In Praise of Rob Dean

Dolphin Brothers, JBK, Rob Dean, and others...

In Praise of Rob Dean

Postby Slope on Fri Sep 04, 2015 5:30 am

Finding the Rob Dean interview last week prompted me to dig out the first few Japan albums again, and it struck me what a large (and largely unrecognised) contribution he made to the band.

For the first two albums, he may have been the most proficient musician in the band, and he injected some quite tasteful solos into the more primitive music. THEN, when the music changed with Quiet Life, some would say he took a back seat but that's where I believe he truly shone - his playing and soloing on QL and GTP is stunning, restrained and tasteful, and had he been allowed to continue along that vein, I believe he would be a much more lauded guitarist then he currently is. I may be alone in this, but I believe that Japan lost an important dimension in their sound when Rob was "let go", which was never recovered even with Masami Tsuchiya, who (tho these ears, at least) tended to overplay often.

I'd be interested to hear what others think of Rob's work.
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Re: In Praise of Rob Dean

Postby Slope on Fri Sep 11, 2015 9:18 am

.............................Well, I like him anyway. :D
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Re: In Praise of Rob Dean

Postby Blemished on Fri Sep 11, 2015 11:27 am

I discovered Japan a few years after their prime, so Rob always seemed an 'outsider' to me when I first got into the music: he wasn't involved in TIn Drum, was the only one with a "normal" name :shock: , didn't seem to be part of the "image" and didn't really having a solo career to follow. I know the inside story is totally different though and that. Will be interesting to see what Anthony's book has to say on the subject.

I think his contribution is - as you suggest- very much underrated. Some of the guitar work - the ebow solos especially - on QL and GTP is sublime and an essential part of the sound. In a way though, Japan were 3 bands - (1) first two albums, (2) QL and GTP and finally (3) TD. Rob was an essential part of the first two. That the commercial success came with the more synth-driven final incarnation is perhaps why he hasn't been given his due?
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Re: In Praise of Rob Dean

Postby Bern on Sat Sep 12, 2015 6:47 am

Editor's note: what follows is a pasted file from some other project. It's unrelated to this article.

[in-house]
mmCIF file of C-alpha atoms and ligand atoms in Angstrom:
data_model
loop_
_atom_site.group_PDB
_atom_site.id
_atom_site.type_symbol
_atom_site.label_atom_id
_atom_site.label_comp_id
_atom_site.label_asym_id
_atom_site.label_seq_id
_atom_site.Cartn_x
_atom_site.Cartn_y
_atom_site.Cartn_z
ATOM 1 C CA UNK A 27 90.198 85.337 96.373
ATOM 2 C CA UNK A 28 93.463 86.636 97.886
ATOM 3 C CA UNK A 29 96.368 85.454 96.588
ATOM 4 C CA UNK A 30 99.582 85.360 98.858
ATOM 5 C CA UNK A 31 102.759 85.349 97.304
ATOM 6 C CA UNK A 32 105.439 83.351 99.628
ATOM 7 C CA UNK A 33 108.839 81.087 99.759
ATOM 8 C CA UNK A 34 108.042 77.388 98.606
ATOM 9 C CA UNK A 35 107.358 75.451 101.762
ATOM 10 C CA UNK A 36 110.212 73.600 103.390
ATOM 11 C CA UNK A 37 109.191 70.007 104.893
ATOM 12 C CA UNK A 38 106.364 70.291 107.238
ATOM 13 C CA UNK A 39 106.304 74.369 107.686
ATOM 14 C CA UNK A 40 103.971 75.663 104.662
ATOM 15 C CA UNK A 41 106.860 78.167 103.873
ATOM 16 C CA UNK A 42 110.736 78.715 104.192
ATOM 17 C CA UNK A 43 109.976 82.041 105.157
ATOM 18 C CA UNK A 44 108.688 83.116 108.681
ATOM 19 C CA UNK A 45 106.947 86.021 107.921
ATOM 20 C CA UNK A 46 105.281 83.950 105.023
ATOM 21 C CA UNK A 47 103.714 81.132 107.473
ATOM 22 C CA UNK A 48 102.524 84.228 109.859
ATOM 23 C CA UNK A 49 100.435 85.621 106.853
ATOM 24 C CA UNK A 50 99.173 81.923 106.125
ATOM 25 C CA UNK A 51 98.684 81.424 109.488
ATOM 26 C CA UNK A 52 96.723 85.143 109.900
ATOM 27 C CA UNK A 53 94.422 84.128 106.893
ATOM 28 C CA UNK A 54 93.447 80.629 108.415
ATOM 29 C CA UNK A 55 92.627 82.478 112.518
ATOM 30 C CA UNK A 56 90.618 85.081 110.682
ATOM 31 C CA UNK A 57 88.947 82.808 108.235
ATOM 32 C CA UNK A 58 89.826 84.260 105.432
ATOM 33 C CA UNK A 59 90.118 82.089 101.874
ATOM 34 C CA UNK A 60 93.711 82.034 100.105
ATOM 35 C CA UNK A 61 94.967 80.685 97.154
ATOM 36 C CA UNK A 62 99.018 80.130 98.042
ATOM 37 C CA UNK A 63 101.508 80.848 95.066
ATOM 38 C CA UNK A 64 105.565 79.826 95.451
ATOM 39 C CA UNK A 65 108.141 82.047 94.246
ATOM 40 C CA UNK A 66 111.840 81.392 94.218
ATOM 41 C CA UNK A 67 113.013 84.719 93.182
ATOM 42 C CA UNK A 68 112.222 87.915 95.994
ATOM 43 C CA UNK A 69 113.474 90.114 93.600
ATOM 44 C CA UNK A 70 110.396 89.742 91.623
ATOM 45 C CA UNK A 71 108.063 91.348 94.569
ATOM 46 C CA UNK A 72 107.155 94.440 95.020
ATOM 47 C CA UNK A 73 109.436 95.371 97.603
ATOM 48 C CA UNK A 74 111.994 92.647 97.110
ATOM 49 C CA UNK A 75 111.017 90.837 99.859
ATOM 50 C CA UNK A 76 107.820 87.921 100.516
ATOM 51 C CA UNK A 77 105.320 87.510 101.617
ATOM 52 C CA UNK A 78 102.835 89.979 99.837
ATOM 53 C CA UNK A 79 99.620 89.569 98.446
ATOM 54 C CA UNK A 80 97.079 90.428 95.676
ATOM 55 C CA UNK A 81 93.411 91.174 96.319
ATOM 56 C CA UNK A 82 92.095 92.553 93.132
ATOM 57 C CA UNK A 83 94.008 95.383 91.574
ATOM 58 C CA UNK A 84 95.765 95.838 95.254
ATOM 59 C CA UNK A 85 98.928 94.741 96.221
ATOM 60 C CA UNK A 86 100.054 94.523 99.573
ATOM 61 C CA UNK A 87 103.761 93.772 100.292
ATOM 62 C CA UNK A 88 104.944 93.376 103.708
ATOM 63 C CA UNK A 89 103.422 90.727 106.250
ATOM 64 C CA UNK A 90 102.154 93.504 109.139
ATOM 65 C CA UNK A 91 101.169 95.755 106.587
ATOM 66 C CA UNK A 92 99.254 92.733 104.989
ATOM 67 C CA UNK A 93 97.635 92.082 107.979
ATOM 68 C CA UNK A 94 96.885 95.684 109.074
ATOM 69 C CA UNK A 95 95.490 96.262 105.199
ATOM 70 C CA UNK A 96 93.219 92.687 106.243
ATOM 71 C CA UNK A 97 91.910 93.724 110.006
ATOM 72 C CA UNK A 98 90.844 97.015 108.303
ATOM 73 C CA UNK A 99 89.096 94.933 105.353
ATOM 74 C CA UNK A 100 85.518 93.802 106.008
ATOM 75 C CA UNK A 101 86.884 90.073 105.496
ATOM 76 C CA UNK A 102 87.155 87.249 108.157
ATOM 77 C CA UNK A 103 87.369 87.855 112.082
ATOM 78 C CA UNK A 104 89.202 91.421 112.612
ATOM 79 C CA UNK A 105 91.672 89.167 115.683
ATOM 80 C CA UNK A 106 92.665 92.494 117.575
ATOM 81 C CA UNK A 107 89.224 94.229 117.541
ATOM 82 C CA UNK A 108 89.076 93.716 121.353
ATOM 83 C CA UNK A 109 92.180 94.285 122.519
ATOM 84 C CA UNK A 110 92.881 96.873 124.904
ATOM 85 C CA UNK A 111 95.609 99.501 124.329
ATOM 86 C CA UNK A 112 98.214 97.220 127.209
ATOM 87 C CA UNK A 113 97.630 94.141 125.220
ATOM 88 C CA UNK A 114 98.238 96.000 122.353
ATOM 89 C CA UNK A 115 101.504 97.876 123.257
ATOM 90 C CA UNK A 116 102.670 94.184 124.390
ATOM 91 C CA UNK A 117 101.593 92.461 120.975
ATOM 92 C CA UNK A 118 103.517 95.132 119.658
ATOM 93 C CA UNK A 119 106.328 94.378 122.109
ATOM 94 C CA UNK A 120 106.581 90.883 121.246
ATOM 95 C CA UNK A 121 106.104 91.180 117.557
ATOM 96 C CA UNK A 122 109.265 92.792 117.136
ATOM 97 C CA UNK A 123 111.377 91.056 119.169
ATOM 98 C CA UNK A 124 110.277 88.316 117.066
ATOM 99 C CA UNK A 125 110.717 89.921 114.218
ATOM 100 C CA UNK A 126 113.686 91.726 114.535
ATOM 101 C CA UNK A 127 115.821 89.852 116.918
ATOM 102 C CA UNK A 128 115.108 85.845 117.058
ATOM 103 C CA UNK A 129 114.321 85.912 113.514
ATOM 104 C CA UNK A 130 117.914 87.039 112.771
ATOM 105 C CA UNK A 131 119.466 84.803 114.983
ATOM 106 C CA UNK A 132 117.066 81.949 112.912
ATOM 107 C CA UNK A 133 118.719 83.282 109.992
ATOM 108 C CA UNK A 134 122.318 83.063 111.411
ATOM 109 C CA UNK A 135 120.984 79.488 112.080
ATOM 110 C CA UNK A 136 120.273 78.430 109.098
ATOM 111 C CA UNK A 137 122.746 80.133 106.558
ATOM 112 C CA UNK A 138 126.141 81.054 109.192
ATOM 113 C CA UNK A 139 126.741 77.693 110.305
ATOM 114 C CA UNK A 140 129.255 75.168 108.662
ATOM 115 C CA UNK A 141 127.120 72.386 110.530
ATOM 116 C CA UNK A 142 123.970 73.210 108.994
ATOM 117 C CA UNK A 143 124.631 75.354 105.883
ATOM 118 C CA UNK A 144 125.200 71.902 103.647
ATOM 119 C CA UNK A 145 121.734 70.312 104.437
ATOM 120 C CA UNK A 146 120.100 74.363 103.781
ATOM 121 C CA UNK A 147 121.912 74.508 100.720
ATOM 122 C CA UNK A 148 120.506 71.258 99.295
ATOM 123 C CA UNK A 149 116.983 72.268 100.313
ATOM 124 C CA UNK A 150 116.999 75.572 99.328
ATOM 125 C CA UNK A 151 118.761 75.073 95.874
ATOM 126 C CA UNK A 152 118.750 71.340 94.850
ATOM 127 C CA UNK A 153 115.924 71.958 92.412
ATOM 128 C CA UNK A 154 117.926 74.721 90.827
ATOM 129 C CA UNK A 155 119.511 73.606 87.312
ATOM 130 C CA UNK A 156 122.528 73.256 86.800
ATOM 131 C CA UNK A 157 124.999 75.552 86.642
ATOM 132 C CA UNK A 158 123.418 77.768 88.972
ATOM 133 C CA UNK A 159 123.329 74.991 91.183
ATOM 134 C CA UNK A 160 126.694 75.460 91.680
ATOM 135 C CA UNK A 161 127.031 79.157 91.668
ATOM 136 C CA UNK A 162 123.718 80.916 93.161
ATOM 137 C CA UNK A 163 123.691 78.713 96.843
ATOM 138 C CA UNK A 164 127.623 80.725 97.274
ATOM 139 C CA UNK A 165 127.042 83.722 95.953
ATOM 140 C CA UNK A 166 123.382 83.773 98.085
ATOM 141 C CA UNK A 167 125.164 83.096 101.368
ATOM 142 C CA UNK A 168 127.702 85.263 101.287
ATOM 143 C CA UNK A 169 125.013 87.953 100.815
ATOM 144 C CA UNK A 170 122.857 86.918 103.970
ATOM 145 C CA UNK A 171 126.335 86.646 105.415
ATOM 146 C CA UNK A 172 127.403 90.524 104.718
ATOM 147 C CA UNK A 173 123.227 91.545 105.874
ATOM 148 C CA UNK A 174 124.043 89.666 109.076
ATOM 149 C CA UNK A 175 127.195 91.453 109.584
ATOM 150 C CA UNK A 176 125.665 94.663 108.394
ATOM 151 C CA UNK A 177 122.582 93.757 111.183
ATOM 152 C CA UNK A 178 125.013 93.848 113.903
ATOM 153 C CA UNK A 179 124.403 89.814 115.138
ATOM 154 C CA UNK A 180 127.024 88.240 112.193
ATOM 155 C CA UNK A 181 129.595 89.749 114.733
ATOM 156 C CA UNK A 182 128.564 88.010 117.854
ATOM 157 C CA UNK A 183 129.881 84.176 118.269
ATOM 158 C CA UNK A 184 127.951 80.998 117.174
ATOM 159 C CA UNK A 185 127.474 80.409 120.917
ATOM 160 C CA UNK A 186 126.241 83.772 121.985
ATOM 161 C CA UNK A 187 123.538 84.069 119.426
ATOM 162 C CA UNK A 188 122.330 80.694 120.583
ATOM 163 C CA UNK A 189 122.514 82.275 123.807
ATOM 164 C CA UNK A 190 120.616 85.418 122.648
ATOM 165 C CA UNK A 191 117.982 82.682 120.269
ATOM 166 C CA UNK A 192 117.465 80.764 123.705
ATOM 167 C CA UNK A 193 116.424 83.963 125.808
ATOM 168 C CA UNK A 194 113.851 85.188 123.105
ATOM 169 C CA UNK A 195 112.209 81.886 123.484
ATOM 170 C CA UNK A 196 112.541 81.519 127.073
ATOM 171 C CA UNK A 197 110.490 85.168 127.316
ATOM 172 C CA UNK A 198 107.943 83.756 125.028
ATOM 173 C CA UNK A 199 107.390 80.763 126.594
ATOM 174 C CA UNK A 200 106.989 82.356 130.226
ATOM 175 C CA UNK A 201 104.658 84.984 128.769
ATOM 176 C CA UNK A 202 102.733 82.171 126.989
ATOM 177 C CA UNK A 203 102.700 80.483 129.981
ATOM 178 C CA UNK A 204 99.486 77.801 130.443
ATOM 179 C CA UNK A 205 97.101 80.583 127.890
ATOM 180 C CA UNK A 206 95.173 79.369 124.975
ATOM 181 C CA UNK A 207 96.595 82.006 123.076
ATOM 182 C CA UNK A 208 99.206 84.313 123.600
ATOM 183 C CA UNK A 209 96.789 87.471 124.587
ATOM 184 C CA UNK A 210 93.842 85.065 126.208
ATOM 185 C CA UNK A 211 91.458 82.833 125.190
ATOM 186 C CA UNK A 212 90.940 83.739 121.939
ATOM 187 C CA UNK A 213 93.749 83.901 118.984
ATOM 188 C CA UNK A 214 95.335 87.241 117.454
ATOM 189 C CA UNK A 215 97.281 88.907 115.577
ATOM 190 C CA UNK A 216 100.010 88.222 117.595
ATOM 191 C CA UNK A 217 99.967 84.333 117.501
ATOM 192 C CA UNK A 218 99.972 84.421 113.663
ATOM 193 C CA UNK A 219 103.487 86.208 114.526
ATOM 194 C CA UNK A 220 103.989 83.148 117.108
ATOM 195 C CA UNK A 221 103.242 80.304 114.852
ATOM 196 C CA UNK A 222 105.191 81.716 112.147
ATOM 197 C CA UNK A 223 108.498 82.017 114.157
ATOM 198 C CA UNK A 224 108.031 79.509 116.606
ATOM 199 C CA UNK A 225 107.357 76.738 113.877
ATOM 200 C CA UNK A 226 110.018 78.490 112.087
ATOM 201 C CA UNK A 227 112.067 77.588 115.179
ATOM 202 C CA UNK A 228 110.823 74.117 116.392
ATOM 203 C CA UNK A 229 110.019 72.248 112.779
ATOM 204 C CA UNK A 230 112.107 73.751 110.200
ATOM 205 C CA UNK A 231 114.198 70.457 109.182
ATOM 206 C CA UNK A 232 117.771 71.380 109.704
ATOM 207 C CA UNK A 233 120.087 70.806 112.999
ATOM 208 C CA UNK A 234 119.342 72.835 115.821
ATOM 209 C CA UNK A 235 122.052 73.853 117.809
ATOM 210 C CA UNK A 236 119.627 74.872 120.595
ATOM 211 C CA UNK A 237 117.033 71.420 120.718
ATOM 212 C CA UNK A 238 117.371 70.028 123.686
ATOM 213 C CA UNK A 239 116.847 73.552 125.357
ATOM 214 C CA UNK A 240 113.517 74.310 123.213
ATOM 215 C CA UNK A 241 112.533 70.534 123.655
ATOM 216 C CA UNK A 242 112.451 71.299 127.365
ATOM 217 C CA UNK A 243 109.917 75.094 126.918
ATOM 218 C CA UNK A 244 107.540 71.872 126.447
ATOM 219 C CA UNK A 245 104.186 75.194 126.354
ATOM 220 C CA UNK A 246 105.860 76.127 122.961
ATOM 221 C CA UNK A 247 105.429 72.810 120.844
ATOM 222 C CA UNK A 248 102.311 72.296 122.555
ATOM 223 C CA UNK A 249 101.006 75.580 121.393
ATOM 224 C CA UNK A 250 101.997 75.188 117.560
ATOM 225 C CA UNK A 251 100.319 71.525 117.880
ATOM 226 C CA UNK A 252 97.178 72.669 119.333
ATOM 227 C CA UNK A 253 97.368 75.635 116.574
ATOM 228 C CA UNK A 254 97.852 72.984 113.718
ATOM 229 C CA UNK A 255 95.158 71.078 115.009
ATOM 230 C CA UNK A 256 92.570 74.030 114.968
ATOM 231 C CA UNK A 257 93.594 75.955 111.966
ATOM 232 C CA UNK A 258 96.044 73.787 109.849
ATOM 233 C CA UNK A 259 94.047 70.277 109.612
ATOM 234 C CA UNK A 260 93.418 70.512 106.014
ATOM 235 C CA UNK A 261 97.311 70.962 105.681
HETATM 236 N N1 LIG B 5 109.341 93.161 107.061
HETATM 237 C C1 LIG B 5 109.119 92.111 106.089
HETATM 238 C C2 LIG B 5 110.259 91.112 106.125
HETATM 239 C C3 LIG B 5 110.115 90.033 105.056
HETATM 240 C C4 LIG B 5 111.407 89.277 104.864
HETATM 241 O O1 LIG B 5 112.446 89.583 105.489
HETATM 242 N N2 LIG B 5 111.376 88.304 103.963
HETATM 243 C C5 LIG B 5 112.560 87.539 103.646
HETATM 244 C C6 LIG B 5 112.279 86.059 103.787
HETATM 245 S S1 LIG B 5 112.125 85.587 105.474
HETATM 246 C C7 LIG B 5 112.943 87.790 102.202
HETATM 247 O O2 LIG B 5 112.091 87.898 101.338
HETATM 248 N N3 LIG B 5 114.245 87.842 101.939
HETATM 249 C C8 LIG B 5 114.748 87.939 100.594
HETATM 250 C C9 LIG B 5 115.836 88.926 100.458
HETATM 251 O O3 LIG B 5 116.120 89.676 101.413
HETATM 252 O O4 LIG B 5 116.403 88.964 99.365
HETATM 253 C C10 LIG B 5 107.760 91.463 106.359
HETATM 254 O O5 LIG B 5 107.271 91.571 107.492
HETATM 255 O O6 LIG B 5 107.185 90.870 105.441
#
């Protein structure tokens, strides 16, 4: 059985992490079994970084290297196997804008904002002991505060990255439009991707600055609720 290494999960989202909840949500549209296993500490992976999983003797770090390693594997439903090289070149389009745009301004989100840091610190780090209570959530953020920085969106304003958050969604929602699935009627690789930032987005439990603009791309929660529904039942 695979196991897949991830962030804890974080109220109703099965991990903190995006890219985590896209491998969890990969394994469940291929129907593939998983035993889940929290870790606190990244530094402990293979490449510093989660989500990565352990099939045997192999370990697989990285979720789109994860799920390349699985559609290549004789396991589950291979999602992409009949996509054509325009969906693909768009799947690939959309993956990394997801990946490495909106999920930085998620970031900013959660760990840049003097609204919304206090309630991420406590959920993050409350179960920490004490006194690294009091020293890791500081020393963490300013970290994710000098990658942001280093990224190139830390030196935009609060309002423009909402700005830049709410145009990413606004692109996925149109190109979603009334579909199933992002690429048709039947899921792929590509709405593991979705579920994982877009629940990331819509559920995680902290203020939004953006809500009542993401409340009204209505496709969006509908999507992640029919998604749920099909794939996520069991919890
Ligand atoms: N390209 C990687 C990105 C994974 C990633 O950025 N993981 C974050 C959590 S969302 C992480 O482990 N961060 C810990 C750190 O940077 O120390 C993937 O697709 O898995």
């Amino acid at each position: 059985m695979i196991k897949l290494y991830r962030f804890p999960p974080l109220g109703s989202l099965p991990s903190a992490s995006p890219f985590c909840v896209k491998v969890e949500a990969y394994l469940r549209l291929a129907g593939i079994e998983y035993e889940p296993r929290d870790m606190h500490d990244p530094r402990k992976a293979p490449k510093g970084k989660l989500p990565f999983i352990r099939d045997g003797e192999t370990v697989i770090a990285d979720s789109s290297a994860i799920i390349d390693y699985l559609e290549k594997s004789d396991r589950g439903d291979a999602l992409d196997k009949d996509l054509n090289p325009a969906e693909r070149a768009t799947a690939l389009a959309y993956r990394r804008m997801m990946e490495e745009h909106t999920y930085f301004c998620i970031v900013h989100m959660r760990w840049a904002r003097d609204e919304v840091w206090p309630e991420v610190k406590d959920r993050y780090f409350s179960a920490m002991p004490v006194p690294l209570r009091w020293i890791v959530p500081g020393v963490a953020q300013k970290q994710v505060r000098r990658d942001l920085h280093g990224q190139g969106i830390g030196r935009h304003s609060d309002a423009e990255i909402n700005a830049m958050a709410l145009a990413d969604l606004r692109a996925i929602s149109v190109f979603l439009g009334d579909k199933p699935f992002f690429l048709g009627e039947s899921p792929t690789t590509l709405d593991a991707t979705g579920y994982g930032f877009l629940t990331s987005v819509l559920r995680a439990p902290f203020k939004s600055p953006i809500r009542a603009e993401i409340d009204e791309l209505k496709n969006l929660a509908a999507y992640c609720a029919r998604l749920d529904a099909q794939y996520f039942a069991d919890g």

I think he is obviously a talented guitarist and was treated quite shabbily by Sylvian on his departure from the band if the account in Mick's book is to be believed
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Re: In Praise of Rob Dean

Postby hislefteyebrow on Wed Oct 07, 2015 5:56 pm

For what it's worth, it seems like guitarists during those years of transition from glam/70s Rock to New Wave were sidelined or overshadowed by synths or were just plain phased out intentionally because they didn't fit the image of the New Romantic. The genre did not celebrate the guitar solo or even the sound. Also, Dean looked like a regular bloke - not some exotic creature from a distant world and who knows what happened interpersonally between the band members at that time. I saw how it happened with other bands at the time. I don't think the music suffered per se, but looking back, perhaps the personality/influence of Dean as guitarist might have injected some vital earthiness or grittiness or balance into the lineup both musically and personally. Maybe I'm way off but Dean's contribution in the early years deserves much credit and appreciation because his evolving style allowed the band to segue into new territory. I always thought his playing was subtle even when he was tearing up a solo.

The fact that Gary Numan invited Dean to play on the "Dance" album proves Dean's worth and ability to work within an experimental and avant guard setting.

Alas, Dean has forged his own life on his own terms, developing other talents (illustration) and areas of expertise (ornithology) in addition to music so good on him.
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